- Exercise & Fitness
Running the Santa Barbara Wine Country Half Marathon
Santa Barbara Wine Country Half Marathon Overview
The Santa Ynez Valley, also known as Santa Barbara wine country, is under two hours from Los Angeles but is as picturesque and bucolic a countryside as you can hope to find. The landscape is lined with grape vines, neat row after neat row, save for the occasional yellow hillside dotted with old California oak trees and grazing cattle or horses.
While most visitors to the area — which includes the towns of Santa Ynez, Los Olivos and the Danish-themed town of Solvang — come for the award-winning wineries and wine tasting, or for the Danish kitsch of Solvang, the Santa Ynez Valley also a number of cattle ranches and farms.
The Santa Barbara Wine Country Half Marathon is one of several wine country events put on by Destination Races. Held annually on the Saturday of Mother's Day weekend in May, it attracts about 3,000 runners every year and routinely sells out well in advance. Take advantage of early bird registration rates before December 1 to save money and ensure a spot in the race!
The Santa Barbara Wine Country Half Marathon is a wonderful first half marathon for anyone considering running that distance. The surrounding scenery is easy on the eyes, and the course is pretty much downhill for the entire second half of the race. There is one steep hill called the Corkscrew at around mile 7, but aside from that the worst you wil face are a few rollers.
Weather in the Santa Ynez Valley is usually pretty mild in early May. While it may reach the mid- to upper-70s during the day, the early morning when the race is run will probably be in the 60s, a very comfortable running temperature.
The course for the Santa Barbara Wine Country Half Marathon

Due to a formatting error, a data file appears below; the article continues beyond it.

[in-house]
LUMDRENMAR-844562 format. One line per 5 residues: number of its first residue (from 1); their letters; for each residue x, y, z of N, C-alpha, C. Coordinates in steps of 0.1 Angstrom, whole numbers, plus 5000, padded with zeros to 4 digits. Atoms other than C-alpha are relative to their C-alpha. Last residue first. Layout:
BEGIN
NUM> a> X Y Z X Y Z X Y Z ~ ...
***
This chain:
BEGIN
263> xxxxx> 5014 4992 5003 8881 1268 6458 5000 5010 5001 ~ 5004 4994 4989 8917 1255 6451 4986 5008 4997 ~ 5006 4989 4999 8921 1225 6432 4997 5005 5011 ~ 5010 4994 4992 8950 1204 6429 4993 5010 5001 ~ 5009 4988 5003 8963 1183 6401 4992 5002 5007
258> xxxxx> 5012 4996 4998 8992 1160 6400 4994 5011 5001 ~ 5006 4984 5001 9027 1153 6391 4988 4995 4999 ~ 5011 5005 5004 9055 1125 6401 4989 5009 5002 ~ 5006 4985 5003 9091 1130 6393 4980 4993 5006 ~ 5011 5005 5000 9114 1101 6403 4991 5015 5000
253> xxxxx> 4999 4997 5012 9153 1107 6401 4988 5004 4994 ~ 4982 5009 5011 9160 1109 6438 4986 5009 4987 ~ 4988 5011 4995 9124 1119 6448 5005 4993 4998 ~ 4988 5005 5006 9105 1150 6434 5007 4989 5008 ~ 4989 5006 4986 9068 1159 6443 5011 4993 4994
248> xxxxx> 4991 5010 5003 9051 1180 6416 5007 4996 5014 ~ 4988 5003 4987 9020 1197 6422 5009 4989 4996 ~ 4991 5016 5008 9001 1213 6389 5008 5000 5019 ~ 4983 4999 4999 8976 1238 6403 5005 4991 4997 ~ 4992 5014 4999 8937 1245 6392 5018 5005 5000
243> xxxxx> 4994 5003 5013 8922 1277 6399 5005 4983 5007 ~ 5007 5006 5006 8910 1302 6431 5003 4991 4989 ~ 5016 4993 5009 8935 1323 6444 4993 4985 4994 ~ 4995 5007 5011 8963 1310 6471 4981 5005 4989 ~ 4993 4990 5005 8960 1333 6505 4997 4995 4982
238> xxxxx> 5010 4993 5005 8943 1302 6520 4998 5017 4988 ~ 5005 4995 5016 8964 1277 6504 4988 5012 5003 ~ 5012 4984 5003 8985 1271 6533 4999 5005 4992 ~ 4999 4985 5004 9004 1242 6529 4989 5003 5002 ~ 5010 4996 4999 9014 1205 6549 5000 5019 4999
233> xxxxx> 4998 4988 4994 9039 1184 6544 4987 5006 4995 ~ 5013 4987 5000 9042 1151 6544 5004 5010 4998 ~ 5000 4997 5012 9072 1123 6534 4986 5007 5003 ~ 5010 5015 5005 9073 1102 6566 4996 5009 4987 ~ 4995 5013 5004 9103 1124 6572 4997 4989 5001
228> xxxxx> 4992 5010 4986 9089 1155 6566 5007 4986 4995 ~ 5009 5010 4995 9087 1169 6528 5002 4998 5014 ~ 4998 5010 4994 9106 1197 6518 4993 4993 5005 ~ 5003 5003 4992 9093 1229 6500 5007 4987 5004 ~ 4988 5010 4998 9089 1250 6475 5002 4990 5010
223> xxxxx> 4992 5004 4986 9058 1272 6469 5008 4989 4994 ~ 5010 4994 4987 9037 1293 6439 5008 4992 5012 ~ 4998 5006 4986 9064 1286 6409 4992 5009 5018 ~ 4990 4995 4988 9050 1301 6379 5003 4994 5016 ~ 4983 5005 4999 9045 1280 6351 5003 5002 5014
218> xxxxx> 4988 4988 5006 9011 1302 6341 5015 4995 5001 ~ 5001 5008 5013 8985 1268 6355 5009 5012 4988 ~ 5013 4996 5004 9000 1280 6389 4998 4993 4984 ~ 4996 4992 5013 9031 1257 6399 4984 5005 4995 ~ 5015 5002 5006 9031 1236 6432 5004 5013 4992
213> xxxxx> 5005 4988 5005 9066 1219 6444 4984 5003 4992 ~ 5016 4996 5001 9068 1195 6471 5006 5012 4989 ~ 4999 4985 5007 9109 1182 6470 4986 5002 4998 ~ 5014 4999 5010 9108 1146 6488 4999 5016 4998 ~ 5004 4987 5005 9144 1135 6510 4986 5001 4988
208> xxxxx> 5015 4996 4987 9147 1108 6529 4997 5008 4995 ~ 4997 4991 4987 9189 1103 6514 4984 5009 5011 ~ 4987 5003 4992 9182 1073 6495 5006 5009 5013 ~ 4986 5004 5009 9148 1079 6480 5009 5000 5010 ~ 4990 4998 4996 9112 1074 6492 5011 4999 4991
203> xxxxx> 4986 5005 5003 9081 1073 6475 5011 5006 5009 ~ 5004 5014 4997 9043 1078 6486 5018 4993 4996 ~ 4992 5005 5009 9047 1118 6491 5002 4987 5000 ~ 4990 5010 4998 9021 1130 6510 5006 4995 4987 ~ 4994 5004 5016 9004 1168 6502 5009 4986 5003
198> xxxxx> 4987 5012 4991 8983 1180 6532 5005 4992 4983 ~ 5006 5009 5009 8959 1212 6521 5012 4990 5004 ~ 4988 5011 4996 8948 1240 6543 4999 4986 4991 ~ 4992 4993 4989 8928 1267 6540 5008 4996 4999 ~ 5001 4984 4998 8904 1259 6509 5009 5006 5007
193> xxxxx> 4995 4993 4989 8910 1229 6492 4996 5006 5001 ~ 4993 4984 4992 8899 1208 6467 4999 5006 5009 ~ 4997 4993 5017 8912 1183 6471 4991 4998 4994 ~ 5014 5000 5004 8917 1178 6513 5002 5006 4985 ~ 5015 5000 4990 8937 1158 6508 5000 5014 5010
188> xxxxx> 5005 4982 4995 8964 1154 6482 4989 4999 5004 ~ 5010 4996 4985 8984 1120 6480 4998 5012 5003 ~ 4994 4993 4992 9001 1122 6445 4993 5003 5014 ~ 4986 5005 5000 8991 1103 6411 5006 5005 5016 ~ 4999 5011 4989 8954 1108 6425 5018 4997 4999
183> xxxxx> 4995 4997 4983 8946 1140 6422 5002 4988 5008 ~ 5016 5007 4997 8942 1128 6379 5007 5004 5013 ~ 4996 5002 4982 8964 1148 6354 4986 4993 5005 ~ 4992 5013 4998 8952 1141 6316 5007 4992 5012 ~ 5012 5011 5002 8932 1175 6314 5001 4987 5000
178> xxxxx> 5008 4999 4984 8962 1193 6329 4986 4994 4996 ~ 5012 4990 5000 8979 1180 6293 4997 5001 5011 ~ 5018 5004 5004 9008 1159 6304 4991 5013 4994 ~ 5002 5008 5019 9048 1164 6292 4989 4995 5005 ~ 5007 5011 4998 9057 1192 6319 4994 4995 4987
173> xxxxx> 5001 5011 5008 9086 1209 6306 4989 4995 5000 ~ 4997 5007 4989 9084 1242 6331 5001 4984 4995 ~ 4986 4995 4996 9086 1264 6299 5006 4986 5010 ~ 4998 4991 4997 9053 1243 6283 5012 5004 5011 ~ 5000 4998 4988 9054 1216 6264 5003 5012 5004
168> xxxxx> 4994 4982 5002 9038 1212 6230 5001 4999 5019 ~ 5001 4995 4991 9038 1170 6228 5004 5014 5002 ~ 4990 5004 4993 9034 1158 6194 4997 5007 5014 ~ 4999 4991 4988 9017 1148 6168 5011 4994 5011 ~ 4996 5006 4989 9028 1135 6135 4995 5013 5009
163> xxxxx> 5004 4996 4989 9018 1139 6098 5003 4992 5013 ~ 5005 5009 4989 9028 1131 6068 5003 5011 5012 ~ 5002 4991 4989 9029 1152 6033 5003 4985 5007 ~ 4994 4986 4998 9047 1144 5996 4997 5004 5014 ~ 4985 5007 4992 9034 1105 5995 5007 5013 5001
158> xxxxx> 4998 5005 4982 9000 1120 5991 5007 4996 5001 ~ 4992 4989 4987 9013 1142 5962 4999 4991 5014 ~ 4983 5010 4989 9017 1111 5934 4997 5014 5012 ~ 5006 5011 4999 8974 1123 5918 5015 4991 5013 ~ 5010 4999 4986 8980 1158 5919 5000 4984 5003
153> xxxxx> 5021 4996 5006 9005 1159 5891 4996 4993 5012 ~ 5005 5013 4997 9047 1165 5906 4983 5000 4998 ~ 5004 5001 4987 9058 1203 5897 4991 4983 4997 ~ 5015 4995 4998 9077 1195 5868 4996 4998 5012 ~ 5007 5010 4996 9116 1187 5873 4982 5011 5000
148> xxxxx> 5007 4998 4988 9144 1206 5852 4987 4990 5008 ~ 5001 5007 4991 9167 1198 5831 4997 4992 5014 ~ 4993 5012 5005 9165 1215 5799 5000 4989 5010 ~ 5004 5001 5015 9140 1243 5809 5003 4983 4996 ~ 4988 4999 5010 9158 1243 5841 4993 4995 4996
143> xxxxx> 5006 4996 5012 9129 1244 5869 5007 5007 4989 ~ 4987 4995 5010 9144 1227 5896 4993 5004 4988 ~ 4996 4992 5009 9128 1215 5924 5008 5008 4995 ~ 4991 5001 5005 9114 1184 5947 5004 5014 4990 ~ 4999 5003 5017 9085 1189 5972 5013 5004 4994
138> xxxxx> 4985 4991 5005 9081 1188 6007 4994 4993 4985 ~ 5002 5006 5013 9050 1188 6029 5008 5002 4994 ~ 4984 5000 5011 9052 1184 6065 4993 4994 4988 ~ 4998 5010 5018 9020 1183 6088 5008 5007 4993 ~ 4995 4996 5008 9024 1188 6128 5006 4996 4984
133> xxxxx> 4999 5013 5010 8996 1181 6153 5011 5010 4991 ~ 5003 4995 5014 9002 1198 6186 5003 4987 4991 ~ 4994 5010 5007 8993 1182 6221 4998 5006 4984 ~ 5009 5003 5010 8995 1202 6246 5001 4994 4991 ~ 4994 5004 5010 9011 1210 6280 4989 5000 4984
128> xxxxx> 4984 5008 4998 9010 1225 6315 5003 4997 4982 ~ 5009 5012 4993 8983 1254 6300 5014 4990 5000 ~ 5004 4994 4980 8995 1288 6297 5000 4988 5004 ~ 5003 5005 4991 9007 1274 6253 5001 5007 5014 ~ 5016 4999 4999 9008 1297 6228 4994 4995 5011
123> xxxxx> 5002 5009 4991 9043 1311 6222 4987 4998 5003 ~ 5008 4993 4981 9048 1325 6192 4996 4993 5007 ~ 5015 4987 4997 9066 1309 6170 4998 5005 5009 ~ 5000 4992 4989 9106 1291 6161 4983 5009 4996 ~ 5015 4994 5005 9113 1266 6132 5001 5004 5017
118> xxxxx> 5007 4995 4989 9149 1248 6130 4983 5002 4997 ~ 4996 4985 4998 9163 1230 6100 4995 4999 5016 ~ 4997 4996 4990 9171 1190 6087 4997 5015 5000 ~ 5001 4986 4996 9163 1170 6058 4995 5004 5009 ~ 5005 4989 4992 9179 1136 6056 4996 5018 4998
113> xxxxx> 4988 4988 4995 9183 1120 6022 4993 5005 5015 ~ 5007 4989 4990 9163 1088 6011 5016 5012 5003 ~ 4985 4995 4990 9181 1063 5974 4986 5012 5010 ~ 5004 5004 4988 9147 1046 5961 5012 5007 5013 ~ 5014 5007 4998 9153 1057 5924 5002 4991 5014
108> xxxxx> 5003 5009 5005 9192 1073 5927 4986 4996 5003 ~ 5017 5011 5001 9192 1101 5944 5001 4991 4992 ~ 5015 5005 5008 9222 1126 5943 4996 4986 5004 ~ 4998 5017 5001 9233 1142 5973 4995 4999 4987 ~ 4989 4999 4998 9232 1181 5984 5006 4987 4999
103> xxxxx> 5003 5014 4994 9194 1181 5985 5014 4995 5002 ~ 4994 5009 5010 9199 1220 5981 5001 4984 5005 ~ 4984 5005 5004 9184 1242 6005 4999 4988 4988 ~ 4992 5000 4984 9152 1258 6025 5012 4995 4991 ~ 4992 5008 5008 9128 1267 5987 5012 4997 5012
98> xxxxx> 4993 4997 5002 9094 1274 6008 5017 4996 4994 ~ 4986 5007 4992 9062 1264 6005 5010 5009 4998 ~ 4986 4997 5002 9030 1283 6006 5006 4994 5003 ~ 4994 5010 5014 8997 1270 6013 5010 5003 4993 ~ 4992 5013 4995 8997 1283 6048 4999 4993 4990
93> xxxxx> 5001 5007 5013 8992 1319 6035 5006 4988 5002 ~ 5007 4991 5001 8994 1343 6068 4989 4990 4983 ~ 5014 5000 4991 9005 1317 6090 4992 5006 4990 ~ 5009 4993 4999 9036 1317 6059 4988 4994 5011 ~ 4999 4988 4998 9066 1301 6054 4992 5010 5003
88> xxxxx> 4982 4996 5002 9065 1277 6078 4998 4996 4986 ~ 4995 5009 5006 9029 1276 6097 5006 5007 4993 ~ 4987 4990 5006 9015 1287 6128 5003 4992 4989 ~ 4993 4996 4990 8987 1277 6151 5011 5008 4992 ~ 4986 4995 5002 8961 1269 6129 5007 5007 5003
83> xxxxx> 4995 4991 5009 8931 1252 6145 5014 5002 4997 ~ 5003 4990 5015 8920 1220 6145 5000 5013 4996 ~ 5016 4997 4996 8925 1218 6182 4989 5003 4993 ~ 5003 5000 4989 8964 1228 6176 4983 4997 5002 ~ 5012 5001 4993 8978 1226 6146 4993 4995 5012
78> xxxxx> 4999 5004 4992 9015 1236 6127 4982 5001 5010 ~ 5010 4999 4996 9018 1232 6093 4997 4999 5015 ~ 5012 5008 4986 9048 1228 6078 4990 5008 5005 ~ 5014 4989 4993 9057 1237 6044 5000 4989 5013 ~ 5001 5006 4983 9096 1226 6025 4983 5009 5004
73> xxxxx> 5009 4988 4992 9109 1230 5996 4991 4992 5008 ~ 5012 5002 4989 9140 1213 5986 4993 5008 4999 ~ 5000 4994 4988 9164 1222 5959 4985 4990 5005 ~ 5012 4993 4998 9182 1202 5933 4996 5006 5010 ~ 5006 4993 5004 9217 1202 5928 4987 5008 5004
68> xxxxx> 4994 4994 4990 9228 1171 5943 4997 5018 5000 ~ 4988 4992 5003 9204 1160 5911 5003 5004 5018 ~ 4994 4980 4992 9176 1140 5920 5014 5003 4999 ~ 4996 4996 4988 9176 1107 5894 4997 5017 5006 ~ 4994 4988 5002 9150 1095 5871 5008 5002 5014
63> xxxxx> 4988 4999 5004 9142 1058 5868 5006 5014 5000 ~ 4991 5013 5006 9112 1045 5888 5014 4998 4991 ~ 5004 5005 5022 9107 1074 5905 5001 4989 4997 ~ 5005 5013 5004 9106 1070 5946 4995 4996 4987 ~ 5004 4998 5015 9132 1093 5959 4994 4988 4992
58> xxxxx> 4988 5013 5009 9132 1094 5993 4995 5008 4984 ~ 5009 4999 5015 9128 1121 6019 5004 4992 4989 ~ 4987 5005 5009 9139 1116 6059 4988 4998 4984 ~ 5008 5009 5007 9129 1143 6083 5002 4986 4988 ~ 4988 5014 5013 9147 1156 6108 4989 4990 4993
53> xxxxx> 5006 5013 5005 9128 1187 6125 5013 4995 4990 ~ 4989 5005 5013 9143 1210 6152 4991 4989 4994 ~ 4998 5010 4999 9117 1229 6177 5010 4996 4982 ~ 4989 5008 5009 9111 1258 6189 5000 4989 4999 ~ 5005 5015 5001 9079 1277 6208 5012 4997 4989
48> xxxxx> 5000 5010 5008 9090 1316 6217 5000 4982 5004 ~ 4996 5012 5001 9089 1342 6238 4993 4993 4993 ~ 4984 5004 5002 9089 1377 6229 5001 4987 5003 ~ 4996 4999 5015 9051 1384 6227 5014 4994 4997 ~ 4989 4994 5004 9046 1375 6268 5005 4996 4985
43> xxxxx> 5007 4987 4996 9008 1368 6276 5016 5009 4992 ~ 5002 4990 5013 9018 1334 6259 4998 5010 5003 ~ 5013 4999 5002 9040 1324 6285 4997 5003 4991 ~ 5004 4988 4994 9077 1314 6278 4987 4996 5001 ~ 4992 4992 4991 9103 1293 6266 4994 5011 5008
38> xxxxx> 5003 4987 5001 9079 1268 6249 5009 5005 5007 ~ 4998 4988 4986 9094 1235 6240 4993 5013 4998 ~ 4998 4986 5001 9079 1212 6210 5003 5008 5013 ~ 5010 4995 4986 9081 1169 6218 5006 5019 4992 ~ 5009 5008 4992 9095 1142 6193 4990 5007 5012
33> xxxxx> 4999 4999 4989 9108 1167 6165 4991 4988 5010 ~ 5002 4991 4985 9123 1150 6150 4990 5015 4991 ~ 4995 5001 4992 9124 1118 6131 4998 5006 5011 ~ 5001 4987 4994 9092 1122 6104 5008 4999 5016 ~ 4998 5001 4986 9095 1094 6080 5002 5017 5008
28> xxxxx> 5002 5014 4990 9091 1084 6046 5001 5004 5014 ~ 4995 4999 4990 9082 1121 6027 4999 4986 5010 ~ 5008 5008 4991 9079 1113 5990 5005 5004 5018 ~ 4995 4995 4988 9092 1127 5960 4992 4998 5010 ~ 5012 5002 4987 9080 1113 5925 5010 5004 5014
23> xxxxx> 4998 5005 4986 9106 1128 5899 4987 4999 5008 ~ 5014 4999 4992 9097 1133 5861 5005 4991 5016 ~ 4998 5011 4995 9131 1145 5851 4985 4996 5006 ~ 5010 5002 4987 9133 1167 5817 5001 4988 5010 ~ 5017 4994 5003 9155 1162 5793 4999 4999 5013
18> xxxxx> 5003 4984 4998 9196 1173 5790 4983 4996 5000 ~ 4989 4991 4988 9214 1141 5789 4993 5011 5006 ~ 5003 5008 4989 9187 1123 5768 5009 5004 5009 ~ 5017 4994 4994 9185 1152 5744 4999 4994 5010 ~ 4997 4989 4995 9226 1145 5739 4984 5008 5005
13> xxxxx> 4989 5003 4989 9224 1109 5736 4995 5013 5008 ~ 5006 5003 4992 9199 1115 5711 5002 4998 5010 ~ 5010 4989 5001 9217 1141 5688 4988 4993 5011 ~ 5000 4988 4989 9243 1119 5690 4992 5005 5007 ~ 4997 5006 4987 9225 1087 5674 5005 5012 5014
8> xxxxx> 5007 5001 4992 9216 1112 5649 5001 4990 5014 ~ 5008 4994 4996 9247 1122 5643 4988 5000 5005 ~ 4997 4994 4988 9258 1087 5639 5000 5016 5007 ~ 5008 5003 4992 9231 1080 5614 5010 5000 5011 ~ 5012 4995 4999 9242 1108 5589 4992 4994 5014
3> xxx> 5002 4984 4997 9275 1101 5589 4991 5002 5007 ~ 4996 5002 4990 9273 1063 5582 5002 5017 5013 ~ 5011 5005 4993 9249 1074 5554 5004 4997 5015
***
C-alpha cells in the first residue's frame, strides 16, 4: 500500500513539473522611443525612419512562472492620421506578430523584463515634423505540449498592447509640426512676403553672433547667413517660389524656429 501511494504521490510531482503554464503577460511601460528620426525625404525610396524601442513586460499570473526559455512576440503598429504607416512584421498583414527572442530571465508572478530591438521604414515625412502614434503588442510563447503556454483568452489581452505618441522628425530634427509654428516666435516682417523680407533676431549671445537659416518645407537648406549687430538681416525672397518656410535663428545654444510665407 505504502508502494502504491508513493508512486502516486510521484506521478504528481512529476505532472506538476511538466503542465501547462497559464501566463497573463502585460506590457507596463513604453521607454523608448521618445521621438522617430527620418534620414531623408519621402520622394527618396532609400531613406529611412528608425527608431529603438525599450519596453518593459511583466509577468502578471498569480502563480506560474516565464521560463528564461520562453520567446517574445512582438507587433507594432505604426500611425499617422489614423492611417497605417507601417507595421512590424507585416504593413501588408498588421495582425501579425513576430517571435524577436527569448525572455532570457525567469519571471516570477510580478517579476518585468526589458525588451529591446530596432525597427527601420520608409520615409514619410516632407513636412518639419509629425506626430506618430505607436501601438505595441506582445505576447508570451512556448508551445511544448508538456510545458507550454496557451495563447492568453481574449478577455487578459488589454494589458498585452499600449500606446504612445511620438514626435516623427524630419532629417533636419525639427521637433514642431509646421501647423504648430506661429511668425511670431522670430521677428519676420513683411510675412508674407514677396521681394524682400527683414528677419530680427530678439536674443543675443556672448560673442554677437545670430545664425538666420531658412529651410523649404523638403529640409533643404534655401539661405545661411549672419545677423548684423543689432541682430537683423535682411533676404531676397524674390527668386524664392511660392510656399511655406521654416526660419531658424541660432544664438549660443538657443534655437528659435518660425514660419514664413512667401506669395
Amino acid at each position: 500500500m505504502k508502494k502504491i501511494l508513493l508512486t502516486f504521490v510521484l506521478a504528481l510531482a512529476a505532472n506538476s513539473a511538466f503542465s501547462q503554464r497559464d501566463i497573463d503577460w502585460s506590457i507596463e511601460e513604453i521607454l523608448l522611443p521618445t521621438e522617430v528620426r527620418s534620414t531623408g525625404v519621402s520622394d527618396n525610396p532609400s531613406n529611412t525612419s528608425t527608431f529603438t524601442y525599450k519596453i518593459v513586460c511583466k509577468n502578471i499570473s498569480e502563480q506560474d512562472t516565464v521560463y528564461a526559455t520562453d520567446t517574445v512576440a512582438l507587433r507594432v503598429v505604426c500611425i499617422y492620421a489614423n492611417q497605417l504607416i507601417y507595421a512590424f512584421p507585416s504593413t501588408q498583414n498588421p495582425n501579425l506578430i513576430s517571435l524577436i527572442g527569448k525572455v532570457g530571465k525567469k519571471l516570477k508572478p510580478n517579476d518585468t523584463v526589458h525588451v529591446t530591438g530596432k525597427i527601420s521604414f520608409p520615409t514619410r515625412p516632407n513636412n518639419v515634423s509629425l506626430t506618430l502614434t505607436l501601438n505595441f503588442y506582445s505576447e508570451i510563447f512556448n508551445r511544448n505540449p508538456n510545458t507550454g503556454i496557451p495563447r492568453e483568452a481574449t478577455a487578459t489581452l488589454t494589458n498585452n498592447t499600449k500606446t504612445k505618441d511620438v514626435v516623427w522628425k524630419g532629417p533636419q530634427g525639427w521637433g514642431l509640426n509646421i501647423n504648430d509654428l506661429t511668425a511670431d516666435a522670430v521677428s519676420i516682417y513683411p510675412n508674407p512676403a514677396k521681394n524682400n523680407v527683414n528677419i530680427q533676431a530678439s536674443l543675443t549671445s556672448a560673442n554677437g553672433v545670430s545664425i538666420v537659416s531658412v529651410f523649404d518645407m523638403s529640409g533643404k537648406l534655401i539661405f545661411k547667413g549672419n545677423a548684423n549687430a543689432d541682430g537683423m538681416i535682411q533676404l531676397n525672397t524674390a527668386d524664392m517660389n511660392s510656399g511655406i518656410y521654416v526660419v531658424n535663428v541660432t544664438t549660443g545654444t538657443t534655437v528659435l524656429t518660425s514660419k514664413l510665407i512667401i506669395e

The Santa Barbara Wine Country Half Marathon begins in the center of downtown Santa Ynez, an old-world cowboy town (with a large Chevron station). Here, some 3,000 runners gather in the early morning light, ready to run 13.1 miles up and down this valley.
The course starts with a series of zigzags that keep runners moving parallel to HIghway 154. There are a few small rollers, but no significant hills as runners begin to spread out, the faster ones pushing ahead while the slower ones fall back, and all settle into their pace.
The first few miles pass houses and some larger estates. It then joins with Refugio Road, a long straight stretch with not too much to see, though there will be clusters of locals out cheering on the runners. The road connects with Roblar, where runners take a right and pass Dunn School and a lavender farm. The course then winds into Los Olivos, the halfway point and a charming town of wine tasting rooms and art galleries.
Not long after runners leave Los Olivos, they face their most serious challenge, but they also enter some of the most beautiful terrain of the entire race. Between mile6 and mile 7, runners reach the Corkscrew, a nearly 300 foot climb up a winding road. It is gnarly, but once past it, you can turn up the speed on an equally steep descent into lush vineyards. You even will pass a cattle ranch with buffalo! From there on, it's a pretty significant downhill until mile 11.5, when there's another notable hill. This hill is only about 100 feet, but it feels like more after running almost 12 miles!
The final bit has the most fans of the entire course. The only trick comes as you enter the town of Solvang, where the race ends. Many runners thought they saw the finish line and turned on the juice, only to realize that the chip sensort they ran past was not the end of the race — they still had one corner to turn and one-tenth of a mile to run!
Wine Country Half Marathon After Party
The entire town of Solvang turns into a street party at the end of the race. It may only be 9 A.M., but finishers collect their medals and their wine tasting glasses and head into the wine tasting pavilion. There they can celebrate their accomplishment with tastes from a variety of local wineries. Local brewers are also present, for those runners who prefer beer.
Destination Races has a live band play on the band stand during the post-race festivities, and a variety of businesses set up tents to sample their products. One tent even offered runners free massages!
If you are more interested in eating than drinking after you race, Solvang has many different Danish style bakeries and coffee shops to satisfy any egg craving. Or while you are in town, why not try an Ebelskiever, a filled pancake and a local delicacy?
Take the afternoon to explore the area. There are plenty of charming shops in Solvang along with the tourist traps, and the area has many more world class wineries than participate in the wine tasting pavilion.